When 500 haute-coutured, Gucci-shod, Bulgari-bulked-up luminaries deplane in Moscow this week, at the behest of Roman Abramovich and his wife Dasha Zhukova, it will mark two milestones.
First, the series of glittering events surrounding the inauguration of their Garage Museum will be the most elegant festivities in the Russian capital since the hurried departure of the Romanovs a century ago, and secondly, the homage paid to Roman and Dasha by the international A-list will be their de facto coronation as the new Tsar and Tsarina of the contemporary art world.
By shunning the spotlight and deflecting attention from their imperial acquisitions, the Golden Couple have, until now, managed to avoid scrutiny of their sumptuous lifestyle, which cognoscenti agree is unequaled by anyone else on earth.
The Abramoviches occupy the grandest private residence in London, possess mansions in Aspen and Beverly Hills, have a 70-acre retreat in Saint Bartholomews, and are combining three adjacent townhouses on East 75th street to create a pied-à-terre on the Upper East Side. Let’s not forget their plush estates in Cap d’Antibes and the English countryside, plus God-knows-where-else. These are only the ones we know about.
Luckily for them, when Roman and Dasha grow tired of staring at four walls, they can escape to The Eclipse, which, at 536 feet, is the largest private yacht afloat, eclipsing the dinghy belonging to the ruler of Dubai by 20 inches.
The fact that the Abramoviches have accumulated this vast wealth (we haven’t even gotten to the art collections) more or less under the radar–while Donald Trump keeps reminding us of his not even remotely comparable fortune–is a testament to Roman’s shrewdness and acumen. He observes an admonition in the Talmud: “Seek not the attention of princes.”
Then again, he doesn’t need to–Abramovich is the best friend of Vladimir Putin. In fact, it was Roman who first suggested to Boris Yeltsin that he groom Putin as his successor. He’s in like Flynn with the Kremlin autocrat.
Before we get to the Garage museum party, you must be asking yourself: How did Abramovich, only 48, get so rich? Briefly put, he seen his opportunities and he took ‘em. When the Soviet Union started to implode around 1990, Roman was a factory mechanic with a side gig selling imported rubber duckies out of his apartment. Before long, the state monopolies on resources like oil and aluminum were up for grabs and he grabbed. He was reaping so many rubles that he quickly became a confidant and “partner” of President Yeltsin. Now he’s been the sidekick of Putin for 15 years, and, hey, when was that not helpful to a Russian oligarch. Forbes puts his current wealth at $10.2 billion. There are those with more money but none who live more luxuriously than the Abramoviches.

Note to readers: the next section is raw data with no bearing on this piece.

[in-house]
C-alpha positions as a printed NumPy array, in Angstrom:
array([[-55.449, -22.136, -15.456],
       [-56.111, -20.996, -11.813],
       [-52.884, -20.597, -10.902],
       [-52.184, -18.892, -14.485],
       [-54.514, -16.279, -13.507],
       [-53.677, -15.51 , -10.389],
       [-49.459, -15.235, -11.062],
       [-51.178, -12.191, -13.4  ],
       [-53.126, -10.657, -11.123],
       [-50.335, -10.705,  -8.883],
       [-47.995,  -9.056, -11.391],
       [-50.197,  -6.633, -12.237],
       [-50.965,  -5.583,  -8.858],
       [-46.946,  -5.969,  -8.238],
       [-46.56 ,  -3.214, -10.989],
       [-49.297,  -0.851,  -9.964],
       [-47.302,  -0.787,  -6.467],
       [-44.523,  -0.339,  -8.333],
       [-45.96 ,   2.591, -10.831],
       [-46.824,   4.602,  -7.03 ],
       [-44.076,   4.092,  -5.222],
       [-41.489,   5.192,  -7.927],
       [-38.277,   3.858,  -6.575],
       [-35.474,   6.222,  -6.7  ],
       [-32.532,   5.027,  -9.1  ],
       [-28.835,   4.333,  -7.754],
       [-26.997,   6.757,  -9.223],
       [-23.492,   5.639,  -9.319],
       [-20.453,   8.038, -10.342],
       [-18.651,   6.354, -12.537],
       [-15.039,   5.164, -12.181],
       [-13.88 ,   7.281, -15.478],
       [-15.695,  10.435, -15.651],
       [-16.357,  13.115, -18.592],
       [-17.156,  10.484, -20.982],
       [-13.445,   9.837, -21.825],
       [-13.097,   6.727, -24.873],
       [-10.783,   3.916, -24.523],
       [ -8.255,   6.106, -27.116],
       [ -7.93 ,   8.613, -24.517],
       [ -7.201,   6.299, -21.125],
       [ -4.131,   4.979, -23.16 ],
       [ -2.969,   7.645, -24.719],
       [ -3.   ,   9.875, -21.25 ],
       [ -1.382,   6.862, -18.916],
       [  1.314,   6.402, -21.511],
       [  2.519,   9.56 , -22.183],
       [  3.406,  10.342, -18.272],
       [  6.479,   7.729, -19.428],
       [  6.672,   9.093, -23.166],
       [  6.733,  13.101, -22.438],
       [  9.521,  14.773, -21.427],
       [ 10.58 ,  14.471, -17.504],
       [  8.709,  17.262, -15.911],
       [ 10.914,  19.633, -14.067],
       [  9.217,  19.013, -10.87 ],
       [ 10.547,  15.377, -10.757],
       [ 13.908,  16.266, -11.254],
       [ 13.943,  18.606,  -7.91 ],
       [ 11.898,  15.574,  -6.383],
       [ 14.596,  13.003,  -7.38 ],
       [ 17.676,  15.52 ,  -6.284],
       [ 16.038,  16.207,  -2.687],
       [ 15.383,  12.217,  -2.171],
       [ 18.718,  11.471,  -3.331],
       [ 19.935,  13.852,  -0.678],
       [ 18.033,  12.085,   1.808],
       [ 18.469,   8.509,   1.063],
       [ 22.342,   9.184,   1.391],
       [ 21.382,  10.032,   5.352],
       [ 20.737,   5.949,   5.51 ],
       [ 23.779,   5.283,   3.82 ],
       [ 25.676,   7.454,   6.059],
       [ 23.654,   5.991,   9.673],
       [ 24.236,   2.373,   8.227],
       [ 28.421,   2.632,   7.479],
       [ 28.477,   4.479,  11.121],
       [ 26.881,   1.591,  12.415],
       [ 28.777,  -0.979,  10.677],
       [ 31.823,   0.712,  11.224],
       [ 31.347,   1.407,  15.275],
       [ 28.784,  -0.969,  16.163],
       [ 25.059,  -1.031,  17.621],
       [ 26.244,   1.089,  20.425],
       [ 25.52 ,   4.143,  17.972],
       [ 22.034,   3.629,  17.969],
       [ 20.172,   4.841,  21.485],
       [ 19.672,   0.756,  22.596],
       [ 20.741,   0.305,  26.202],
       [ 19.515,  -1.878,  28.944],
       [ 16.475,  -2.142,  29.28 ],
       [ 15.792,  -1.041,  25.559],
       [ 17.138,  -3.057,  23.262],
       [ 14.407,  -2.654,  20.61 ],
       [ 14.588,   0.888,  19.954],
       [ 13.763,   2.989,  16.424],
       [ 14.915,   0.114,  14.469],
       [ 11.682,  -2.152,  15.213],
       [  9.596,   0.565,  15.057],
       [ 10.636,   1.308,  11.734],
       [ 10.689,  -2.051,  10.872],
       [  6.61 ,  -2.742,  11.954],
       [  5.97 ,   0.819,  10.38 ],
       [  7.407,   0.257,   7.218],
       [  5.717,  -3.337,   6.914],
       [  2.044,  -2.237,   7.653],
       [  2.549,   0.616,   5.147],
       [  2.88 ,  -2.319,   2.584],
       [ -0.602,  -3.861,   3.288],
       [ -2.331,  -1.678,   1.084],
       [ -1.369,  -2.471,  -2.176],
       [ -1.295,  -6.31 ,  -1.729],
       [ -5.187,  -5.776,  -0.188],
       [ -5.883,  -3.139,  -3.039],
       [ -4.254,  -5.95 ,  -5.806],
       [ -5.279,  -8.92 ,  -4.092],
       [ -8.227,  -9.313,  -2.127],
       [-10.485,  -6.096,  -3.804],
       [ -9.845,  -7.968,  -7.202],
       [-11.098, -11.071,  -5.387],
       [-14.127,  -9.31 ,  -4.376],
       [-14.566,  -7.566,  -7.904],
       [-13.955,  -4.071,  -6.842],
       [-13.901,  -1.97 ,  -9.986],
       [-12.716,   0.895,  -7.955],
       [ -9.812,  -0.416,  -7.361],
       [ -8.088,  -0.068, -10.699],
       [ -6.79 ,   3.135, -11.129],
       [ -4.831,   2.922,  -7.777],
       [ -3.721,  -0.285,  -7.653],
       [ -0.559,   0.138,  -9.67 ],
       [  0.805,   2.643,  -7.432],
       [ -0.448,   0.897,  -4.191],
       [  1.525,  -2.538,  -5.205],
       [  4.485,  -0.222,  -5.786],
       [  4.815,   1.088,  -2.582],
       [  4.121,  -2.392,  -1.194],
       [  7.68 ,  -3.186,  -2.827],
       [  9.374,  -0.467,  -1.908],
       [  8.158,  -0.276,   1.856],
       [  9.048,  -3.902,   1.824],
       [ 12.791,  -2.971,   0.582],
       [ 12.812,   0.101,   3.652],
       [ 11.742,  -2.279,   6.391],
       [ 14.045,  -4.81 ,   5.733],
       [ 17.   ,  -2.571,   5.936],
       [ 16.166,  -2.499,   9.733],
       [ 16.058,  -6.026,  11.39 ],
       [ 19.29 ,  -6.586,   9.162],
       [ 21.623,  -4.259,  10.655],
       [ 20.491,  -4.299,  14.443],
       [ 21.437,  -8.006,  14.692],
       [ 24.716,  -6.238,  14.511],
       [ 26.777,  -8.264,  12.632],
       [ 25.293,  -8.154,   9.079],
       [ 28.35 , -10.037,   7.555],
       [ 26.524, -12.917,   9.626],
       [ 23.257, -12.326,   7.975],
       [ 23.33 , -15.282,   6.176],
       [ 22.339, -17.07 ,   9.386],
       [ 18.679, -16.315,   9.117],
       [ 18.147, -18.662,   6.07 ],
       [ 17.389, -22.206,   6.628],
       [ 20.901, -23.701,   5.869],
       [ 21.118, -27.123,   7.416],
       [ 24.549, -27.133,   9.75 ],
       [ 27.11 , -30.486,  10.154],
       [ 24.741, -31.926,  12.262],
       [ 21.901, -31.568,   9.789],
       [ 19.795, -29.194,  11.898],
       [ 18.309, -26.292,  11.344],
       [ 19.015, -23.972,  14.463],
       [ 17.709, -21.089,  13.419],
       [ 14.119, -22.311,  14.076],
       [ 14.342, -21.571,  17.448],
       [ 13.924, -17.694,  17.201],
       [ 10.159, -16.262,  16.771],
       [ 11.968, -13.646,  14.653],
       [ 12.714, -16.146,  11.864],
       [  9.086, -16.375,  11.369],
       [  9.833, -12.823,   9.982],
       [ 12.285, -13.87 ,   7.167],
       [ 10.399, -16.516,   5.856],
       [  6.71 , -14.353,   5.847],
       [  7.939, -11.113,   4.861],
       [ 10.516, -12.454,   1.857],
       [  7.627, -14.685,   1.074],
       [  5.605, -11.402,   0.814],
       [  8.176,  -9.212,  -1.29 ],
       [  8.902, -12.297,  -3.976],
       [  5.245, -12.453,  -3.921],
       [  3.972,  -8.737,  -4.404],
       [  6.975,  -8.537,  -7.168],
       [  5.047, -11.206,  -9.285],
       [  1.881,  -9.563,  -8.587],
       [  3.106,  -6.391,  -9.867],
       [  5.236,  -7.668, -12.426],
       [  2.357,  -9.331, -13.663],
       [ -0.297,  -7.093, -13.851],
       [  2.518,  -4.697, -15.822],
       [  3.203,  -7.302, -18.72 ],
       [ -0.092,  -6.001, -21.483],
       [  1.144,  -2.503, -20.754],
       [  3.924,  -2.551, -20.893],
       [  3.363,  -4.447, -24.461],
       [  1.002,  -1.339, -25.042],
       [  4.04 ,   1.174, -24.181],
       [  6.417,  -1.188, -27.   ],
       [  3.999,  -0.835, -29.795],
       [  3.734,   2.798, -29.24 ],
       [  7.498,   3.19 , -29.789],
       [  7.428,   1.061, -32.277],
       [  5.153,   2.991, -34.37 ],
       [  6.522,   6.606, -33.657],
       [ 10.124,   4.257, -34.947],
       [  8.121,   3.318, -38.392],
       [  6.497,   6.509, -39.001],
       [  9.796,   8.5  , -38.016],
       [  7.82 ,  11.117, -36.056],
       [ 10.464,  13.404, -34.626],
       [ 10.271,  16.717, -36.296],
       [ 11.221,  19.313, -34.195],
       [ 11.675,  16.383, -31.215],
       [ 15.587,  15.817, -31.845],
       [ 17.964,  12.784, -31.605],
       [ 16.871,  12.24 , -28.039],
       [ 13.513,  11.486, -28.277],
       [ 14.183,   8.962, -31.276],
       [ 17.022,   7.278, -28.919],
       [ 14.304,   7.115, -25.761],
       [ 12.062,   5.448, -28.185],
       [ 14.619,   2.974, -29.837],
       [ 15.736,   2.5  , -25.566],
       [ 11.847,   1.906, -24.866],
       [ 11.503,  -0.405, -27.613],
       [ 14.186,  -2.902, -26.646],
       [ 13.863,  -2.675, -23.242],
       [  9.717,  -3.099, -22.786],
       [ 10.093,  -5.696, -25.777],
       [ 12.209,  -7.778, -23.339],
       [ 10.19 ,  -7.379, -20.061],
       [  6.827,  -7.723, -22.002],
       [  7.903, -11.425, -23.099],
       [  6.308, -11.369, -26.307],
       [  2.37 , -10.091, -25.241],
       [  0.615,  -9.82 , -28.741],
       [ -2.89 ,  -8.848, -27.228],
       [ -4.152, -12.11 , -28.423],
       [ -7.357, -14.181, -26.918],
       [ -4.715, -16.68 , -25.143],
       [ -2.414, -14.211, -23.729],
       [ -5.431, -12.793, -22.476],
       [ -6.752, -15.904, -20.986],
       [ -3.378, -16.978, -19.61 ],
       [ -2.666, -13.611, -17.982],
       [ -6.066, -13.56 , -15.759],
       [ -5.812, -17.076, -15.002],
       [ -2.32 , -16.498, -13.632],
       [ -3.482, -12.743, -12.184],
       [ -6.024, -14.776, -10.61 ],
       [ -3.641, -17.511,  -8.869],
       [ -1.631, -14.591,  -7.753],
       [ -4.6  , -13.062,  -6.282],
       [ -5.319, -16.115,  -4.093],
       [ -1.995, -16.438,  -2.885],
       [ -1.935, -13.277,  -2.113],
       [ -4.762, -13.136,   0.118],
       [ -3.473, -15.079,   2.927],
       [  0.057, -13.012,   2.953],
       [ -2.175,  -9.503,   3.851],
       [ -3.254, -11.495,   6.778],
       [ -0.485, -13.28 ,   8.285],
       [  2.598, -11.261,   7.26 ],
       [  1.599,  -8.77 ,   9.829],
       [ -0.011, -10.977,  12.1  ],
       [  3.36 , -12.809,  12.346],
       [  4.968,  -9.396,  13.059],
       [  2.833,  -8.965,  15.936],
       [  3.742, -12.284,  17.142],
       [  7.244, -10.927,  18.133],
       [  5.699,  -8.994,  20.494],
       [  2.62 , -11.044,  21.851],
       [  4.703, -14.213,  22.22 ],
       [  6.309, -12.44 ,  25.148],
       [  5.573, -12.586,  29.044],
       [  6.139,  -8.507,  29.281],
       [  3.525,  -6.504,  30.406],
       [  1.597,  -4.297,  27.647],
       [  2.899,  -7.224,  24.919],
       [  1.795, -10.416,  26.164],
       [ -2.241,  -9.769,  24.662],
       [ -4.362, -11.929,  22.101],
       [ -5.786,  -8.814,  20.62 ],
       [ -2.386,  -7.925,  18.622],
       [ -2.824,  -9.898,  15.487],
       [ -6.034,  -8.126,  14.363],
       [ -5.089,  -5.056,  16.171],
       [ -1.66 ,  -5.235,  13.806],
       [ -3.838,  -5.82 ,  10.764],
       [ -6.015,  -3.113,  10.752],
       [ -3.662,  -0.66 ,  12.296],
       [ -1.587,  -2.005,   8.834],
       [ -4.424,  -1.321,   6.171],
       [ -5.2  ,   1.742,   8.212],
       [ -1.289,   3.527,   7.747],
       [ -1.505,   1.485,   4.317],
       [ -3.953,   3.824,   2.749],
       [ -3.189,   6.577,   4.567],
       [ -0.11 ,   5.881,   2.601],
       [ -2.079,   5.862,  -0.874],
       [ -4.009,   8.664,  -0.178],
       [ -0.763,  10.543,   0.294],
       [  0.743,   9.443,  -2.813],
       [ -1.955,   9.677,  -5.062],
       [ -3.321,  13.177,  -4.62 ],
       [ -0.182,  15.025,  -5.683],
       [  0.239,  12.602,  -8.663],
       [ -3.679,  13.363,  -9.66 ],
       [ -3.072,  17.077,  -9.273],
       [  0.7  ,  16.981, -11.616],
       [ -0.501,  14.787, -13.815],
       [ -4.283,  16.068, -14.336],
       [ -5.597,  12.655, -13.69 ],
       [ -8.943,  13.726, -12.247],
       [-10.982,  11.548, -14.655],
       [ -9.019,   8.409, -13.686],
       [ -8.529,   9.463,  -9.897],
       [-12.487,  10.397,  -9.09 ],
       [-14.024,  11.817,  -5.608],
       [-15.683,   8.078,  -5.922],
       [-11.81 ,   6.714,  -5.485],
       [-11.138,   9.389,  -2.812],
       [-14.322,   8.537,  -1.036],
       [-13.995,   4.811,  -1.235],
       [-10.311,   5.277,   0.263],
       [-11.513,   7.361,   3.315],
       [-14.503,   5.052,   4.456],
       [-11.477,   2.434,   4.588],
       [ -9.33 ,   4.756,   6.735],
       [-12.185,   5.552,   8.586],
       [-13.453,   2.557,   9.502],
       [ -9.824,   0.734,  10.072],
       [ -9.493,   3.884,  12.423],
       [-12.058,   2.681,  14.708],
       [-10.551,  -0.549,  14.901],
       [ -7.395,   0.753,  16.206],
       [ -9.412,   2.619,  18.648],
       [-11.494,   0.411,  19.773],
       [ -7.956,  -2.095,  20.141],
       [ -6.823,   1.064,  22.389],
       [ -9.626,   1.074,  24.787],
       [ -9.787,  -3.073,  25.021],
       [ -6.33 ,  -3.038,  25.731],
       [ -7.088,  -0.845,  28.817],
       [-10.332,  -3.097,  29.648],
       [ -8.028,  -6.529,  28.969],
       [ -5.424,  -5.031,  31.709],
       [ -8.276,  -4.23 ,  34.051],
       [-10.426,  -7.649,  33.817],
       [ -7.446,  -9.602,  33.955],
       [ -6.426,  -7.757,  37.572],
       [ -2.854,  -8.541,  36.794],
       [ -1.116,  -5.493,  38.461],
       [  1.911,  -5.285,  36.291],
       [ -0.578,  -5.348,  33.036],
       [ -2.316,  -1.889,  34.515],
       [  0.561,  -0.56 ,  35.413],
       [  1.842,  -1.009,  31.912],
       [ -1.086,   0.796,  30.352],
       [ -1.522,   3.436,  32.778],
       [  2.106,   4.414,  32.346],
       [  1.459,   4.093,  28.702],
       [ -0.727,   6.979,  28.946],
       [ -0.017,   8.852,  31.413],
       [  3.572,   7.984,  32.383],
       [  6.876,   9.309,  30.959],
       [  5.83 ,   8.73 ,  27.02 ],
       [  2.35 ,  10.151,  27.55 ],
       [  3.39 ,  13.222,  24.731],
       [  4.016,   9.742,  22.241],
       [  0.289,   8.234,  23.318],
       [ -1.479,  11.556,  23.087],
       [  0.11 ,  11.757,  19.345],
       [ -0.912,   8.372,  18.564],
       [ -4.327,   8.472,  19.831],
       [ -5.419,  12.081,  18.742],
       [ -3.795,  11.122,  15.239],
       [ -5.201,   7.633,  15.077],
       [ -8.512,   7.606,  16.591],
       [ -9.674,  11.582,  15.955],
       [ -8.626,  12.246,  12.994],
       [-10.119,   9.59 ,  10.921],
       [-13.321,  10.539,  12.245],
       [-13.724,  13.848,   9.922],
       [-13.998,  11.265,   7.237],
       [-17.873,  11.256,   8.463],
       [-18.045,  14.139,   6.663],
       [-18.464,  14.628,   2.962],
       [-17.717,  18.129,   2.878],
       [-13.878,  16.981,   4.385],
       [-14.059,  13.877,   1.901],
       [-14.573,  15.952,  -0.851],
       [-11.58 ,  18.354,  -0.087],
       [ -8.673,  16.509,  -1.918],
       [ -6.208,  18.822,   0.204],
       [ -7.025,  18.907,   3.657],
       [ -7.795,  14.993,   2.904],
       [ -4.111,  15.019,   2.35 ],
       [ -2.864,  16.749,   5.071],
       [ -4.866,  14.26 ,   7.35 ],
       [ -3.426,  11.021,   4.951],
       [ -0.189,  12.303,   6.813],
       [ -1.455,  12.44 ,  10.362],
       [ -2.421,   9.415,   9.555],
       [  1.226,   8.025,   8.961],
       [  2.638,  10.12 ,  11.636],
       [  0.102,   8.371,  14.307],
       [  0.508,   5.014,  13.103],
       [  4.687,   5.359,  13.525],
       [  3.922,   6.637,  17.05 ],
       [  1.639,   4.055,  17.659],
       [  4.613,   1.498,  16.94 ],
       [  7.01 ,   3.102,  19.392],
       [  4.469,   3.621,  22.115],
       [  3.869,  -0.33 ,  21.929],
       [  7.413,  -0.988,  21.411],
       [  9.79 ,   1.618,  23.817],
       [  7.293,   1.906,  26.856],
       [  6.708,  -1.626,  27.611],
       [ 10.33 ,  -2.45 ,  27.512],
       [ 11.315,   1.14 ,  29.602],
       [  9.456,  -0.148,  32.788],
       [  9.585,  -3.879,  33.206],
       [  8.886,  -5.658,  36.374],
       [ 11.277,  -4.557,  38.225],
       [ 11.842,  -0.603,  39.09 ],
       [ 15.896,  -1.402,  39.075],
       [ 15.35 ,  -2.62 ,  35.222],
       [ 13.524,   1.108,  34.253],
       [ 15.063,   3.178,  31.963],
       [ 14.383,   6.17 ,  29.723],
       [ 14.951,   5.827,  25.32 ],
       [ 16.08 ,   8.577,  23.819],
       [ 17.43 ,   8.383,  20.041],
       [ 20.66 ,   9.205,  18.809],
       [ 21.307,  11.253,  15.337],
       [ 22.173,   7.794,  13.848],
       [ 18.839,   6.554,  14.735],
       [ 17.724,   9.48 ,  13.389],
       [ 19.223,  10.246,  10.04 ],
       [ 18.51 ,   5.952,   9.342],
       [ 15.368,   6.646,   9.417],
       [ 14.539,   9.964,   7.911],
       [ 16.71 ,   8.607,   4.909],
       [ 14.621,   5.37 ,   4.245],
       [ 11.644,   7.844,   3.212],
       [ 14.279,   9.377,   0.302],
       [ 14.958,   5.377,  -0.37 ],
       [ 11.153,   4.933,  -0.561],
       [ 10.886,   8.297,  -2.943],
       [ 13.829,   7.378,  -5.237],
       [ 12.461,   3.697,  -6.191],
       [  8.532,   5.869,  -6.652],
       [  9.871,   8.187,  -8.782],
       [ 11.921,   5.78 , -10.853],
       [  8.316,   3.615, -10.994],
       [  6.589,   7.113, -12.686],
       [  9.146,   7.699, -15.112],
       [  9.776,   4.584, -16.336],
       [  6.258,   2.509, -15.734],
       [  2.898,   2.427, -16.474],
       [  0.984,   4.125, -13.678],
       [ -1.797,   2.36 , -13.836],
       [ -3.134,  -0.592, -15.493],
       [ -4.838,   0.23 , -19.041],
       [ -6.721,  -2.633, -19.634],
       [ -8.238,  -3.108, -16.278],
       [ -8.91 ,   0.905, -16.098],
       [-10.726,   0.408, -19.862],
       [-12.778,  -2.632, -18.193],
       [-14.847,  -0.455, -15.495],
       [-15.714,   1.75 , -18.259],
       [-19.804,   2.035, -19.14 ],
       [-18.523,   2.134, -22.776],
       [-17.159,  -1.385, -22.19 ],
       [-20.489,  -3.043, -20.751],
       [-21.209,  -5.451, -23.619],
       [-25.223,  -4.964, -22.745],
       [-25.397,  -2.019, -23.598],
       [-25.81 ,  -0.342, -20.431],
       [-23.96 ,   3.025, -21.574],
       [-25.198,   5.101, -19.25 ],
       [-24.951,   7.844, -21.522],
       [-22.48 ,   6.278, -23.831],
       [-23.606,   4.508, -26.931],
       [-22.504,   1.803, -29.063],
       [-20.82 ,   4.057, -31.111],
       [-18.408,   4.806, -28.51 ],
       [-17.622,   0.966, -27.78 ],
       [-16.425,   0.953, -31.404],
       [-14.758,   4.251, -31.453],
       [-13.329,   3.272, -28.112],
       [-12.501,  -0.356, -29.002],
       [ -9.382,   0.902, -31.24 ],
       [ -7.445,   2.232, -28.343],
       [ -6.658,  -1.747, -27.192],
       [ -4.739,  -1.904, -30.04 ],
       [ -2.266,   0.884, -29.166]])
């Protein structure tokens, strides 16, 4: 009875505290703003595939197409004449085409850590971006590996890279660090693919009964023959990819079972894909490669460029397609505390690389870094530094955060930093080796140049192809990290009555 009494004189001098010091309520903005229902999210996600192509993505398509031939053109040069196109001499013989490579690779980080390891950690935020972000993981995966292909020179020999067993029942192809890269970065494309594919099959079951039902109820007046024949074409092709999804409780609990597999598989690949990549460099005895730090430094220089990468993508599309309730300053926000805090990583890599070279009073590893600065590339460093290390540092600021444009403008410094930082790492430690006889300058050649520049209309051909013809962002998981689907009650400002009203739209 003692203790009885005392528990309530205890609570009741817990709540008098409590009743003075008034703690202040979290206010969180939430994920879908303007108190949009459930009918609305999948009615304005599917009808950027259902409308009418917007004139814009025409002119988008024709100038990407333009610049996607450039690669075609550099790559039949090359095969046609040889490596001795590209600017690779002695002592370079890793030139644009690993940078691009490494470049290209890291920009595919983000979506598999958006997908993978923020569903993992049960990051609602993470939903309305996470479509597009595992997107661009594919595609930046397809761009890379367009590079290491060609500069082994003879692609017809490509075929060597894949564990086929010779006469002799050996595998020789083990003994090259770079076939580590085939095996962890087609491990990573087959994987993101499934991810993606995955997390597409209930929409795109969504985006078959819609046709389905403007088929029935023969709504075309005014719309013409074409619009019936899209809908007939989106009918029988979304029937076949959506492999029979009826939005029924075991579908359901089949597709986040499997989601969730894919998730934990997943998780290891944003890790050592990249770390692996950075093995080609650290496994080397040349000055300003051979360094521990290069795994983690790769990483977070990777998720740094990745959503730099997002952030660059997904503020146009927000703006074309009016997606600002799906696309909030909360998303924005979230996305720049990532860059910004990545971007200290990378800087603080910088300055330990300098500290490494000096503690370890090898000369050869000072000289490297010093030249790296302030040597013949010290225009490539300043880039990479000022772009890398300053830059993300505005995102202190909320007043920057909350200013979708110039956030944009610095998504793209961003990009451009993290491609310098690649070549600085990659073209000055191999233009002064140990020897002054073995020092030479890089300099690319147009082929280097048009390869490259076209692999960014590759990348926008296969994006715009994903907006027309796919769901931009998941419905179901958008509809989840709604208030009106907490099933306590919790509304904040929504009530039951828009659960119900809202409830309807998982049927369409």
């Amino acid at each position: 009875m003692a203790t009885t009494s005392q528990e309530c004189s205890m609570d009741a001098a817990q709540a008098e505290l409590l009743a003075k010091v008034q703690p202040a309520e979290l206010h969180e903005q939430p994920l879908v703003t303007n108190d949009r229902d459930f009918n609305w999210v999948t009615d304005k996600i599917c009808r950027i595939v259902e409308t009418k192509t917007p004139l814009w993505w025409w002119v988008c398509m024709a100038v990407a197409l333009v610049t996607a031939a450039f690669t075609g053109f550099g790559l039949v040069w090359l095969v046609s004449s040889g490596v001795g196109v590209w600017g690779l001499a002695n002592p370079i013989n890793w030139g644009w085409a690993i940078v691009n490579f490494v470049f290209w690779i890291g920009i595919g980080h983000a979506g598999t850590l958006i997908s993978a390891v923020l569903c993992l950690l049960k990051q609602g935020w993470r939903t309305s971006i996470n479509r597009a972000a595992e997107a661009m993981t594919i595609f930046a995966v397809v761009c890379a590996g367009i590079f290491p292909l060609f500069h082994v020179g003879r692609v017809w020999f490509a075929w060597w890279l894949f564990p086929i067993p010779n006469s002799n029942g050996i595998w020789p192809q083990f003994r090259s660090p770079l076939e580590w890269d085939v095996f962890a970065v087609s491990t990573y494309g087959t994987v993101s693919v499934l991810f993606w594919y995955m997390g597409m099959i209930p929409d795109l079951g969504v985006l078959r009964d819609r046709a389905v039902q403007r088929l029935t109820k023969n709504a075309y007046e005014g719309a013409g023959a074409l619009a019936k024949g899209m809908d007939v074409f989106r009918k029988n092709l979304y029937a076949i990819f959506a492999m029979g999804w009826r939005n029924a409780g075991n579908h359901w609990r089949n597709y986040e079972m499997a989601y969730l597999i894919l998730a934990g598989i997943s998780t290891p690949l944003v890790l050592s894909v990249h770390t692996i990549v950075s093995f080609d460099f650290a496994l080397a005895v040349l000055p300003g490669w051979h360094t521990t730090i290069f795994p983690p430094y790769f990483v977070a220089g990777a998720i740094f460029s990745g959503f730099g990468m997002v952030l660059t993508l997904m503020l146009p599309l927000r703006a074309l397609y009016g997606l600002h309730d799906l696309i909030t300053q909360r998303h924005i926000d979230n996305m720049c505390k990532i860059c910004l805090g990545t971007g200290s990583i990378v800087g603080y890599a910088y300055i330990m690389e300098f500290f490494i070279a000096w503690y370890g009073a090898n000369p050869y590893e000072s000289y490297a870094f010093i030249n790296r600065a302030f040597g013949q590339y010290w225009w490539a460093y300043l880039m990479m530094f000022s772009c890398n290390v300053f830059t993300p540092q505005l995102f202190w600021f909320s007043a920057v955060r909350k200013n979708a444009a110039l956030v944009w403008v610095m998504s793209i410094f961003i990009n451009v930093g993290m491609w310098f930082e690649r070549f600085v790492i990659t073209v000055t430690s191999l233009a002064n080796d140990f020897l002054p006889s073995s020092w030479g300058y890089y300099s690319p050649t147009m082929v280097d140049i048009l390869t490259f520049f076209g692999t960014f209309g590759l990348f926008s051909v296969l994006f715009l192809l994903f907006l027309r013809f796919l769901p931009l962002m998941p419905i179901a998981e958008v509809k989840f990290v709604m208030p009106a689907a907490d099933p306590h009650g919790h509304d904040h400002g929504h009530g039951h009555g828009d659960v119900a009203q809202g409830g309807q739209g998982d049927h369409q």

Roman and Dasha were married six years ago but never disclosed that fact until they casually mentioned it earlier this year to the WSJ. They have two children (Roman has five more by his first wife) . Dasha, 33, was born in Moscow to a prominent family but moved to L.A. at ten and got a B.A. from UC Santa Barbara. She once edited trendy magazines but in recent years has been promoting contemporary art. Their own superb private collection is never publicized.
Dasha hired the Dutch architect Rem Koolhaas to create the Garage Museum from an abandoned restaurant on the grounds of Gorky Park, Moscow’s answer to Coney Island. (Your humble editor rode the rides there during the Brezhnev era.) Koolhaas enclosed the brick building in a translucent polycarbonate shell and preserved graffiti on its walls (an outré affectation that is fast becoming trite.)
So who’s flying in to salute the new Tsar and Tsarina? Francois Pinault, the French billionaire who owns Christie’s and brands like Brioni and Saint Laurent, will be there. Also, Sheikha Mayassa Al-Thani, who oversees Qatar’s museums. Fashion designer Miuccia Prada and Patrizio Bertelli, who run their own art foundation. Eli Broad, the grand seigneur of the Los Angeles art establishment. Thomas Campbell, director of The Met in NY. Ukrainian billionaire Len Blavatnik. Jeff Koons. Harvey Weinstein. You get the picture.
Dasha (her proper name is Daria) is working with high-powered NY publicist Nadine Johnson to import the notables for the private dinner on Wednesday (everything is very hush hush) so there will be plenty of eye-popping Amazons and transnational nomads to jazz up the room. (The Garage museum opens to the public on Friday, June 12, which is, perhaps not coincidentally, a national holiday, Russia Day).
How the glamorous contingent will be amused on succeeding days hasn’t been revealed, but it is likely they will be given a private tour of the Armoury Museum in the Kremlin, the repository of the Romanov royal regalia. Intriguingly, the website for the museum says most of it will be closed to the public on June 12 and 13. Has Vlad shut it down for his buddy Ro? Stay tuned.
Also stay tuned for photos of the guests, which will be flying around the Internet ere long. Would you be surprised to see mug shots of such seasoned scenemakers as Naomi Campbell, Vito Schnabel, Harry Brant and Peter Brant, Jr.? Of course you wouldn’t. Without them, it ain’t a party.